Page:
• Unit tests should be naive. The person writing the unit test should not require intimate knowledge of the implementation under test. This results in test bias, and sidesteps the need to write clean code with simple interfaces. One way to practice this is to have one person write the unit test, and a different person implement the corresponding code under test.
  • Tests should be fast, and complete within milliseconds. Tests with the UnityTest attribute are comparatively slow, depending on how many frames must be simulated, and the timeScale selected. The regular Test attribute should be favored where “waiting for time to pass” is not a requirement for the test.
  • Write unit tests for your code. The AsteroidsMoveDown test appears somewhat to be a test of Unity’s engine, since the tested behavior is a result of the engine calling the Monobehaviour.Update method some number of times. The rationale for mocking is to eliminate such dependencies in a unit test, but this test is exactly dependent on the actual implementation of the engine. By the way, I am not suggesting you should try and mock the Unity engine either, but that there is little value in testing Unity itself.
  • As a general rule, if writing the unit test is painful, this is indication of a separate underlying problem (e.g. with the architecture).

Writing unit tests is itself a skill, as is designing a testable architecture. Poor tests can be written for poor code, which accounts for the sentiment of many who hate writing unit tests. The tests in this article appear to be forced, adding relatively little value in contrast to the effort required to write and maintain them. To the writer’s credit, Unity is notoriously problematic for writing unit tests, due to the extensive coupling between Monobehaviours and the Unity engine itself. The symptoms of unit testing within Unity’s framework are identical to those of any large untested, highly coupled codebase. The difference is that, to the typical user of Unity, Unity’s source code is not available and so should be treated as a “third-party dependency.” Every part of the game that is coupled to the engine (e.g. by deriving from Monobehaviour) inherits the engine’s resistance to being tested. While it may be feasible to leverage unit tests while working with Unity, it is not reasonable to force it on such a reluctant system. I expect a correct approach to decouple the logic under test from the engine, something that is not accomplished if one is invoking the engine with its API, e.g. Instantiate(), GetComponent(), yield return new WaitForSeconds(...), etc.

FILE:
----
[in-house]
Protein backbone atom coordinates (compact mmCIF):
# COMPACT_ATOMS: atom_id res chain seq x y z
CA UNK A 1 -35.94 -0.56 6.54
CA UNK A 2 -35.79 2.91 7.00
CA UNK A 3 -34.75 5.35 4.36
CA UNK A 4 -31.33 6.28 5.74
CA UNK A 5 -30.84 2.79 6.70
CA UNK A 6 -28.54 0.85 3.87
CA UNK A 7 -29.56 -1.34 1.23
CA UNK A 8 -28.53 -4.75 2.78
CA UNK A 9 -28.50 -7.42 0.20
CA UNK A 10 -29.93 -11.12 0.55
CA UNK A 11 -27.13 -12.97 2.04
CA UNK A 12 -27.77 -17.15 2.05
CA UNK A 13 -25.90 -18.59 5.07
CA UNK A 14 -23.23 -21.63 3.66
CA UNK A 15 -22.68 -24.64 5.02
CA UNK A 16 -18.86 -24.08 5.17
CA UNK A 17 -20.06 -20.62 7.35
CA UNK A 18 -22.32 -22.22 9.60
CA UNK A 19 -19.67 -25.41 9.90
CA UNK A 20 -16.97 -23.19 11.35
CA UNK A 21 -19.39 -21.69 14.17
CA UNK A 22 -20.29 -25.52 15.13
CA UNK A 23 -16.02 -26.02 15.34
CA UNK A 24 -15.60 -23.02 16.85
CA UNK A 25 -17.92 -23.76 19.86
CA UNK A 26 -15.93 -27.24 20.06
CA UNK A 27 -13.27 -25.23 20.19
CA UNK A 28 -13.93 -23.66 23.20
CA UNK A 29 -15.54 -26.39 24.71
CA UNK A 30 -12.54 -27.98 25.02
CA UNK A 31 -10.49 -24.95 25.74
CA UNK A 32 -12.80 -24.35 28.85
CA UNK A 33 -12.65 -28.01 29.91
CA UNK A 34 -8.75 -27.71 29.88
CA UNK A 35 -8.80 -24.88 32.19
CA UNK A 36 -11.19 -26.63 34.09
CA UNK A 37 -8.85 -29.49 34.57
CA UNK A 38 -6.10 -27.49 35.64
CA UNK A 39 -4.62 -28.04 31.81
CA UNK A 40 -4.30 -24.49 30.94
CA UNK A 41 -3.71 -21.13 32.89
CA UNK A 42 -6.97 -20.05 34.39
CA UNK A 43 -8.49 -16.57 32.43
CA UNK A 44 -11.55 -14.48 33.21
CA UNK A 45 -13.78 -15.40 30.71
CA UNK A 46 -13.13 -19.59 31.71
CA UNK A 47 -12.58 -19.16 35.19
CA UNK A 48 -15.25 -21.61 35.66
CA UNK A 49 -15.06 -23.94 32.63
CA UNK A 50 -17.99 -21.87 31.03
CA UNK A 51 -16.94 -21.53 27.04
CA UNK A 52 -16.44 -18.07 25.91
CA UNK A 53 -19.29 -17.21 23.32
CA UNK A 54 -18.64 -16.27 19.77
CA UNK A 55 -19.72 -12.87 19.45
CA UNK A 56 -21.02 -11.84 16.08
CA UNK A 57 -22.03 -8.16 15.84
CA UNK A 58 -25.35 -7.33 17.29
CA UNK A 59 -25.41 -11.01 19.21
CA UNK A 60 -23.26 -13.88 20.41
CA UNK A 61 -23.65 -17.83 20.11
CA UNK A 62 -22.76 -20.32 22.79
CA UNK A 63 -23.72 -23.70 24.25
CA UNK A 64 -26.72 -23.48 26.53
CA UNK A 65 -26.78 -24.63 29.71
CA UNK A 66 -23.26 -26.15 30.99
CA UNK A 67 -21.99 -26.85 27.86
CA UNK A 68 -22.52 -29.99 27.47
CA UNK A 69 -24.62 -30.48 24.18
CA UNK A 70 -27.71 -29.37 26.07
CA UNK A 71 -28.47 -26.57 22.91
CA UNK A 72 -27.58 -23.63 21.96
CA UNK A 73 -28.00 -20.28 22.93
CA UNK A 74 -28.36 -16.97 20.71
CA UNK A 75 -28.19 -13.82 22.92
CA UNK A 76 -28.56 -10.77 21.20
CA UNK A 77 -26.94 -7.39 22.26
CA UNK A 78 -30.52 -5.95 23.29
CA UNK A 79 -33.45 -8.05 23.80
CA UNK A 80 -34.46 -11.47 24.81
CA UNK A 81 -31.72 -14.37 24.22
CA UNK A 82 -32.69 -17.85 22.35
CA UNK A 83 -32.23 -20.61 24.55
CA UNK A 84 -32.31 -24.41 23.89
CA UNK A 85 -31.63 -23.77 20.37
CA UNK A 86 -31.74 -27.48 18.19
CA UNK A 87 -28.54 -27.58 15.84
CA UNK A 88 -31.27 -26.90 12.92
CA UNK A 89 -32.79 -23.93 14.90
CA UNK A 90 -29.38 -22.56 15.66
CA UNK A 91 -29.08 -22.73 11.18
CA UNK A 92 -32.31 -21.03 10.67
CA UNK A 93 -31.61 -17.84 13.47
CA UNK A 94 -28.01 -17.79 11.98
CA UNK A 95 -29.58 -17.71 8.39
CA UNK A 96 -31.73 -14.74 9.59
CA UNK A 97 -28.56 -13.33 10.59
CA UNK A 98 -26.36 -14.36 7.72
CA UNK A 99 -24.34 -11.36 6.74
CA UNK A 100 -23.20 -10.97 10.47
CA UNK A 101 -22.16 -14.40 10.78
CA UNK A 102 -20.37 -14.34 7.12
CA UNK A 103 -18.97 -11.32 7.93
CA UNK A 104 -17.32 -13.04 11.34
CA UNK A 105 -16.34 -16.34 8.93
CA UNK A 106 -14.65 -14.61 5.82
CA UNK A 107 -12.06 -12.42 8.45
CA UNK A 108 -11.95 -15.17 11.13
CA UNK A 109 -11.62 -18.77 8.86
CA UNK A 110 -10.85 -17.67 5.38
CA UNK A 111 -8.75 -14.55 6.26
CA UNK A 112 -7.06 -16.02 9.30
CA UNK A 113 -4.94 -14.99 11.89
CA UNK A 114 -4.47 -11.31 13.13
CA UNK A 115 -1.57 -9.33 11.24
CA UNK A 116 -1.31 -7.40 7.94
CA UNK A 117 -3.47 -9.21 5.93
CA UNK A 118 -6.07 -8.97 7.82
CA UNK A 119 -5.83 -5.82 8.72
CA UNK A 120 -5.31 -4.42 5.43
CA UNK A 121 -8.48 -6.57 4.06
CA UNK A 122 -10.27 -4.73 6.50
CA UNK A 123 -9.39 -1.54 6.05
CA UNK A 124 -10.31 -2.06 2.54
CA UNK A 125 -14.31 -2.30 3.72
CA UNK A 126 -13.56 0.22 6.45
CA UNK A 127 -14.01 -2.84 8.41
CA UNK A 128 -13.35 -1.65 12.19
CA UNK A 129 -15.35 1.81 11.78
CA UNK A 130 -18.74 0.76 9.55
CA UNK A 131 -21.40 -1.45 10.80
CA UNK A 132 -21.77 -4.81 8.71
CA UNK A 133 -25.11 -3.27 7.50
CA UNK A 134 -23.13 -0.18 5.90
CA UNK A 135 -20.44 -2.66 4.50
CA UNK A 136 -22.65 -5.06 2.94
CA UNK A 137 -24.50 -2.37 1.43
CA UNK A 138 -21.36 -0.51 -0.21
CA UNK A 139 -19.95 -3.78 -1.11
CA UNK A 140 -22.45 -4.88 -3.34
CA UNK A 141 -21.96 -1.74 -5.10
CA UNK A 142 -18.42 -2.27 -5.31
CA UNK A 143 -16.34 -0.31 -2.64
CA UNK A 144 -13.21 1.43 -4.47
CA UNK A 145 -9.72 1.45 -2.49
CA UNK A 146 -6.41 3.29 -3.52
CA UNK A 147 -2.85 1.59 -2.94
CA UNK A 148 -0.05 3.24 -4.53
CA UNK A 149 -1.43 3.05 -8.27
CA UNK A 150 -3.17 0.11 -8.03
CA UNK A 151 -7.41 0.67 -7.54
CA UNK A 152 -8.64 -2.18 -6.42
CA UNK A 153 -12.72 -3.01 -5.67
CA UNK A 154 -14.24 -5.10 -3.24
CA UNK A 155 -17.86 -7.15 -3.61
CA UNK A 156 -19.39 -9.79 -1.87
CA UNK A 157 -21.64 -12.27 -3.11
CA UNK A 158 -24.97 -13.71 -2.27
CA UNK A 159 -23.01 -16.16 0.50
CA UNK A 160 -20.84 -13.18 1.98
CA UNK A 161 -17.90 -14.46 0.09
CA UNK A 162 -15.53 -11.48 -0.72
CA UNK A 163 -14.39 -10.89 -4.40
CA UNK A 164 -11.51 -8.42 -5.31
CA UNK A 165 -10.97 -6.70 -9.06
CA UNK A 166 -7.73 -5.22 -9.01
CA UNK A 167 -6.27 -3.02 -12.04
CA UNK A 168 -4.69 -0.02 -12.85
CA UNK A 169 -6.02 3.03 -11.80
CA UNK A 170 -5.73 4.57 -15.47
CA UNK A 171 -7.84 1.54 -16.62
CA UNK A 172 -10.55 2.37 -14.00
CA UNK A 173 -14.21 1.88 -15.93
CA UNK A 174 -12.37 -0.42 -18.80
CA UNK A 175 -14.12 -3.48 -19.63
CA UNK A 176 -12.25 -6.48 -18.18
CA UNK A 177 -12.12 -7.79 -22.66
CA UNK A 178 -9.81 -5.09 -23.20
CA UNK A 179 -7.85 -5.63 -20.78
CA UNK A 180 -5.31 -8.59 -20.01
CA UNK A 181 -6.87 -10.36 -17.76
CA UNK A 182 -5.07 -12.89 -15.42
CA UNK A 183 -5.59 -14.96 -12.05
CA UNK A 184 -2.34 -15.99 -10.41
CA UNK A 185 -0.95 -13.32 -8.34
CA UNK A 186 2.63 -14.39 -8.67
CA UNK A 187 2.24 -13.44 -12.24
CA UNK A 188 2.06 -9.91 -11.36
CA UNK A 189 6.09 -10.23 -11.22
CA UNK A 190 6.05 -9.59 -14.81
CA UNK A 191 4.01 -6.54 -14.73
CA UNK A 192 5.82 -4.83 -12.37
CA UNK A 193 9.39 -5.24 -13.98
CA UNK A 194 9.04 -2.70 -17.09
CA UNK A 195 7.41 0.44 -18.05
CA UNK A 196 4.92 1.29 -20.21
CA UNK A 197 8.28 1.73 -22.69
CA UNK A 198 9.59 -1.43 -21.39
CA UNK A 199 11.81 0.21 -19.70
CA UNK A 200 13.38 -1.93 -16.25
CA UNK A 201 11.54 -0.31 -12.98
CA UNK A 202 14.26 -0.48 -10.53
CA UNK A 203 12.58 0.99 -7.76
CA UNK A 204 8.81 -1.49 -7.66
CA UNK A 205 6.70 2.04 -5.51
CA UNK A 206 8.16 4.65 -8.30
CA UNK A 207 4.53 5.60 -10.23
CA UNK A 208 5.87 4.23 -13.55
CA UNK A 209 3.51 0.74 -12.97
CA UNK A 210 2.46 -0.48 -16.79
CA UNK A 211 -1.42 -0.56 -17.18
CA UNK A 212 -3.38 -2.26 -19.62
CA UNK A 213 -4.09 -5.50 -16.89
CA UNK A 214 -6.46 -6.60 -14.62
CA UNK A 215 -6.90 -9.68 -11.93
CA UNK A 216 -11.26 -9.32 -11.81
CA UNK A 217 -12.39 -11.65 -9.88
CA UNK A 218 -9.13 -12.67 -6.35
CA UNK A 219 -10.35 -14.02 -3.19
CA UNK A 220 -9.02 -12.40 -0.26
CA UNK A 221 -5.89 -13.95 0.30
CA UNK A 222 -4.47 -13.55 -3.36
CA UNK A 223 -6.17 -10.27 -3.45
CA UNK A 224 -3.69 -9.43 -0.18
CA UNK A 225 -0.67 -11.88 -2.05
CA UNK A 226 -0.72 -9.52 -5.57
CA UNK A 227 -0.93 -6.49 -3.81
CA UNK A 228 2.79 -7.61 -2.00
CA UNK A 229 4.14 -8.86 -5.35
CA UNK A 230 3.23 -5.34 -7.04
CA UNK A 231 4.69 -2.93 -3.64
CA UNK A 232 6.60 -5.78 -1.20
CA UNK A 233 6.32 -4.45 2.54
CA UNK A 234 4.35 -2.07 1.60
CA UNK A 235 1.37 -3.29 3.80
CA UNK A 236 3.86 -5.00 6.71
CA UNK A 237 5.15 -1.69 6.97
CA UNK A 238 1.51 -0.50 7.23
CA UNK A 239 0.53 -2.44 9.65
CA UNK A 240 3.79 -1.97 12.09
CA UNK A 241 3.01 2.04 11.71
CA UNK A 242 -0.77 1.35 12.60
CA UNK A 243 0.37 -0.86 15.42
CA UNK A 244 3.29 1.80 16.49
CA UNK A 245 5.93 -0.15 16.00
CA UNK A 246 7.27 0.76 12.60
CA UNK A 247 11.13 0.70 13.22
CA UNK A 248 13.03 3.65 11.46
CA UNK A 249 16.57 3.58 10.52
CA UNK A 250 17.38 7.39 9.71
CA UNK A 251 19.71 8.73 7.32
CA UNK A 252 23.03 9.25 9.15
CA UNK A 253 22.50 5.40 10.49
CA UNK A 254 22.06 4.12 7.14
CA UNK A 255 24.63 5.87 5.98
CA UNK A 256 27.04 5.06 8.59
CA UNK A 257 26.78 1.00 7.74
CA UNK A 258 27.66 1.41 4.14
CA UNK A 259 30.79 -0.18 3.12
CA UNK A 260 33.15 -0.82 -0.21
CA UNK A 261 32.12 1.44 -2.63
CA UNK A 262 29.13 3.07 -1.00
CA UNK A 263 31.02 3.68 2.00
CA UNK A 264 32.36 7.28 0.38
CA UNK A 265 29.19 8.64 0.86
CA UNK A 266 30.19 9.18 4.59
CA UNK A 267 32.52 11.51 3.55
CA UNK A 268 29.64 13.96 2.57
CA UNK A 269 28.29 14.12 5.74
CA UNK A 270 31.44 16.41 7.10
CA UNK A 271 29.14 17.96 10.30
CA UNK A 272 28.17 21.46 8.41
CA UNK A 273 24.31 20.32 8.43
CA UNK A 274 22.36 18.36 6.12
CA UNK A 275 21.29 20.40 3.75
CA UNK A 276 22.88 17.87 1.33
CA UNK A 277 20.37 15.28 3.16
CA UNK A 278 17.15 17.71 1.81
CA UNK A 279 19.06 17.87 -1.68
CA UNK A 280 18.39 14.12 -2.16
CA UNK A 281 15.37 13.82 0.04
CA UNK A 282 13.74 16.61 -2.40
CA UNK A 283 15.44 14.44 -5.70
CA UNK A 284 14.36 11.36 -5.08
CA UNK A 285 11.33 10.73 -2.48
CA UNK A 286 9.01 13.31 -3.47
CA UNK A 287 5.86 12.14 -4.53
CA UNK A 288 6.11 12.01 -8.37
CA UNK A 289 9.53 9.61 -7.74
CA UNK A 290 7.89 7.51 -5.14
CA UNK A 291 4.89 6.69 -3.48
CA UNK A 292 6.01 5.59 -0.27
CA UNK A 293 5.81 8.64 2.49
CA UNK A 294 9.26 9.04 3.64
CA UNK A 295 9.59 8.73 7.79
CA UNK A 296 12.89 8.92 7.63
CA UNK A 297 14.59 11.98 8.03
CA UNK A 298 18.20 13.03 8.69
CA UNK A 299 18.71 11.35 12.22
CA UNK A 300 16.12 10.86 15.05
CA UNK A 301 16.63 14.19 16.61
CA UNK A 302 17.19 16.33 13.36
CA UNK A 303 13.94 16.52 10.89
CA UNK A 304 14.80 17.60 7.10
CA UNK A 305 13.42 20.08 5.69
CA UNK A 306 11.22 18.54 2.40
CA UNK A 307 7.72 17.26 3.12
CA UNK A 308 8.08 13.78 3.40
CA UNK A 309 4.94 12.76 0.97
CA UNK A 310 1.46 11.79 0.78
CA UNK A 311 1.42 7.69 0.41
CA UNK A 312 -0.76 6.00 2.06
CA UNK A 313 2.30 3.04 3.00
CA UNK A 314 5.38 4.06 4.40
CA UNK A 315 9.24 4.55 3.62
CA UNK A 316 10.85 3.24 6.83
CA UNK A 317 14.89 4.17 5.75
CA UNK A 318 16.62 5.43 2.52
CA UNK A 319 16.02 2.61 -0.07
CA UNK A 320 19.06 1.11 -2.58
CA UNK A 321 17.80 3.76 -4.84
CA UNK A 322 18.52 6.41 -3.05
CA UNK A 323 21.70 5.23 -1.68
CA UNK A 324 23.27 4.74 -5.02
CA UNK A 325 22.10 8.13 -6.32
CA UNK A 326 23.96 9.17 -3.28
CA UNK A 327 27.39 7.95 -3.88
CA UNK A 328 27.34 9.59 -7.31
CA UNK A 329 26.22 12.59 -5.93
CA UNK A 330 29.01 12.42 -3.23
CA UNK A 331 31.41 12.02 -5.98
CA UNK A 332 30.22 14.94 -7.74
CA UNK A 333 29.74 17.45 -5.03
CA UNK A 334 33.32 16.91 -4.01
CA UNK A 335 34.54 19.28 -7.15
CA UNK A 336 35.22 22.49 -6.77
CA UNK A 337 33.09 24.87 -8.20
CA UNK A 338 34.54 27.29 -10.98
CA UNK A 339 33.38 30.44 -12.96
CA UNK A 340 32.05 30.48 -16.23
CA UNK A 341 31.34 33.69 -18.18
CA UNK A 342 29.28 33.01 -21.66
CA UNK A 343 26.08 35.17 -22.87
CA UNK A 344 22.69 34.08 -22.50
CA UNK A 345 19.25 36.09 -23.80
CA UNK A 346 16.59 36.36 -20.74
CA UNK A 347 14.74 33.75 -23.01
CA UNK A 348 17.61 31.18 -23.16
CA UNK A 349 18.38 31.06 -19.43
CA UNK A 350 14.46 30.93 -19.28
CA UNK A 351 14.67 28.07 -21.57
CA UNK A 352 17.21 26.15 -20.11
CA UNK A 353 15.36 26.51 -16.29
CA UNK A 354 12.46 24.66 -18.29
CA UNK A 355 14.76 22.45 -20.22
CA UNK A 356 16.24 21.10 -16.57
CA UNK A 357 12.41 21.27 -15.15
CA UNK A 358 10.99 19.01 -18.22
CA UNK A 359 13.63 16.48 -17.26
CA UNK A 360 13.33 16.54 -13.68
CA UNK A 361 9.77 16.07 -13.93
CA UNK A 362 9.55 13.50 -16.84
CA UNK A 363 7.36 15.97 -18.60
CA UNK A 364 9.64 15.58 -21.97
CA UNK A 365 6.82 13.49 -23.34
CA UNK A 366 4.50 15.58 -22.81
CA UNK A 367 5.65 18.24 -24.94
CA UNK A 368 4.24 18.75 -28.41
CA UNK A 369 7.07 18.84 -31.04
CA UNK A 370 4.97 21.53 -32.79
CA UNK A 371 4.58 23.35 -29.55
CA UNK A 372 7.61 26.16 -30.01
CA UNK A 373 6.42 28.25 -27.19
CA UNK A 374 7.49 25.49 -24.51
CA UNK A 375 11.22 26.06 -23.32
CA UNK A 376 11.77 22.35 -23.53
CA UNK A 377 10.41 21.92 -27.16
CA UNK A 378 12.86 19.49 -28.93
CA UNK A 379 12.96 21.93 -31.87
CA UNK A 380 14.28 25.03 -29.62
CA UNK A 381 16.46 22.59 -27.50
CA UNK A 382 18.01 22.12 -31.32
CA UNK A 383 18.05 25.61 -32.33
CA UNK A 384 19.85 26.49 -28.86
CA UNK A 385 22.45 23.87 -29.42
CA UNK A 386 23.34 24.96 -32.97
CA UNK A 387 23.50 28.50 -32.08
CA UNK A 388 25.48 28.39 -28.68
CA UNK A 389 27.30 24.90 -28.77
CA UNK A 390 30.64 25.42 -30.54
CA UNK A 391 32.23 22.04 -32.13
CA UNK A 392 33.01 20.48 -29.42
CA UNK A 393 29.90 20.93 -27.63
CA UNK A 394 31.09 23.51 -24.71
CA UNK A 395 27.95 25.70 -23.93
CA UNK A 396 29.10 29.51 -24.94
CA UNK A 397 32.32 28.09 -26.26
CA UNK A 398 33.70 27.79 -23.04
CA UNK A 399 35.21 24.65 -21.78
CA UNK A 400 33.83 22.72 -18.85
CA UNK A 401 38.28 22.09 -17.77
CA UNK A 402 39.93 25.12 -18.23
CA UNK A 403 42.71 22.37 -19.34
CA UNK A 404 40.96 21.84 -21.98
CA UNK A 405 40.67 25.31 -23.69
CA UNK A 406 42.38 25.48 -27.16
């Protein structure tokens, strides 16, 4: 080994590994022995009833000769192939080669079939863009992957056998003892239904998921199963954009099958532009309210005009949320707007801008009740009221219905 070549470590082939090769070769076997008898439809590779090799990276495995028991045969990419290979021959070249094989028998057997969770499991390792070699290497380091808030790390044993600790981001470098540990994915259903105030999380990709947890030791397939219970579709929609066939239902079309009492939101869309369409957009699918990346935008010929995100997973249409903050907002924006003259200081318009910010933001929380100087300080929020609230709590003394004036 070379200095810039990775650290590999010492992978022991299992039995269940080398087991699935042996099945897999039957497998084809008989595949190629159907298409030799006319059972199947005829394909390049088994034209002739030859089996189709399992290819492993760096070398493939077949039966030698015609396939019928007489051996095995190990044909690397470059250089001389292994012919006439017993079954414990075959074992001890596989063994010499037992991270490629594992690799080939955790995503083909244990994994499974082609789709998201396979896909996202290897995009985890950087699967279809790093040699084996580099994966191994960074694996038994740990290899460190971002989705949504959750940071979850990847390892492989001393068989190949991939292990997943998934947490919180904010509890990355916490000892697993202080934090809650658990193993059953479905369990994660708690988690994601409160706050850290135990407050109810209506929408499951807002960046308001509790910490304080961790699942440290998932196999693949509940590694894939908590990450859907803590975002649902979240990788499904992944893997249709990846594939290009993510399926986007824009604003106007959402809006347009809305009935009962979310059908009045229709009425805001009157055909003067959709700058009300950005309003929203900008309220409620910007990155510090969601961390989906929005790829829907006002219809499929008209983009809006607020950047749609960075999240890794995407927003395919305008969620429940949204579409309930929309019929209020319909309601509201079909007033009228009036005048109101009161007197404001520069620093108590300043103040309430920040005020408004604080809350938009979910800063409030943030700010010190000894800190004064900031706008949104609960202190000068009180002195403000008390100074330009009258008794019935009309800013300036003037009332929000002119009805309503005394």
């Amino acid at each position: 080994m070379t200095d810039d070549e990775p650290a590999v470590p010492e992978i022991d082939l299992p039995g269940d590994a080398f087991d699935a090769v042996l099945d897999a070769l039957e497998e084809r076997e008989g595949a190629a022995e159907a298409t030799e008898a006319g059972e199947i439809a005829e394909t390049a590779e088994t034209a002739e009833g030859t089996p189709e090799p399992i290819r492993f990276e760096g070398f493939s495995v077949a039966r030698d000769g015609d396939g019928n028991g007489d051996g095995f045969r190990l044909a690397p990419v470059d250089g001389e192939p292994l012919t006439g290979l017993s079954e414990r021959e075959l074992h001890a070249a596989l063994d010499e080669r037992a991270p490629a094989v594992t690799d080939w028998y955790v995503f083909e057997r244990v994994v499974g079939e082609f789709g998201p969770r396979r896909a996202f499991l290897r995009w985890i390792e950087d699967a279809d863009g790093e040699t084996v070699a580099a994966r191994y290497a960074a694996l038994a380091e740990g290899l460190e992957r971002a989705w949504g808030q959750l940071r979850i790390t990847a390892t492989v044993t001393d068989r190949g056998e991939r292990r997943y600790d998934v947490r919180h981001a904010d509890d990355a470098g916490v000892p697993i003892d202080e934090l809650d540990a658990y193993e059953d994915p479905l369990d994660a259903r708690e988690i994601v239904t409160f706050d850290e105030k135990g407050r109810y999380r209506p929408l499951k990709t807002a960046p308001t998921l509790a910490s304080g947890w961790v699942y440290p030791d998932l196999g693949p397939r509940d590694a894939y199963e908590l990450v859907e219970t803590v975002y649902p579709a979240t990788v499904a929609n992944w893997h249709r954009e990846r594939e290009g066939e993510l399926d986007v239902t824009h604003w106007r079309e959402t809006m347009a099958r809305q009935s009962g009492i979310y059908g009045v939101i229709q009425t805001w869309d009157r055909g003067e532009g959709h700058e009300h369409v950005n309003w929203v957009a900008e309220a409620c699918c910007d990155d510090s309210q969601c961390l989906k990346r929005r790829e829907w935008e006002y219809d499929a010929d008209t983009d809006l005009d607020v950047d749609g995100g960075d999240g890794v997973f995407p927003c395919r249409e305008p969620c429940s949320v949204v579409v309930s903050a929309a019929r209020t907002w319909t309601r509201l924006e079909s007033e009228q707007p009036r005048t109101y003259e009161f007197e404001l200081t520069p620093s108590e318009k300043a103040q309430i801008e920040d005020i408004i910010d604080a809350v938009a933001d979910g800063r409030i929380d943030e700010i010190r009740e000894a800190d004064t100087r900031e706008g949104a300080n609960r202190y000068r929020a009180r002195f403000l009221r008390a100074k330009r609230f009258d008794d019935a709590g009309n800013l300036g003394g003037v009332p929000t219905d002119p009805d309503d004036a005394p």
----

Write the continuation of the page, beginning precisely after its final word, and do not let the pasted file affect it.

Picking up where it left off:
@riggy97 Can you post a screenshot? Are you missing an import?
Can you double back and follow the steps exactly and confirm the issue you are getting (and share the full error)?

Very interesting perspective Manticore…I wonder what @anthonyuccello would say in response?

Regardless, as someone who has not done any testing in Unity, I found the article very well written and extremely informative. I look forward to learning more about this topic in the future!

Thank you!
Daniel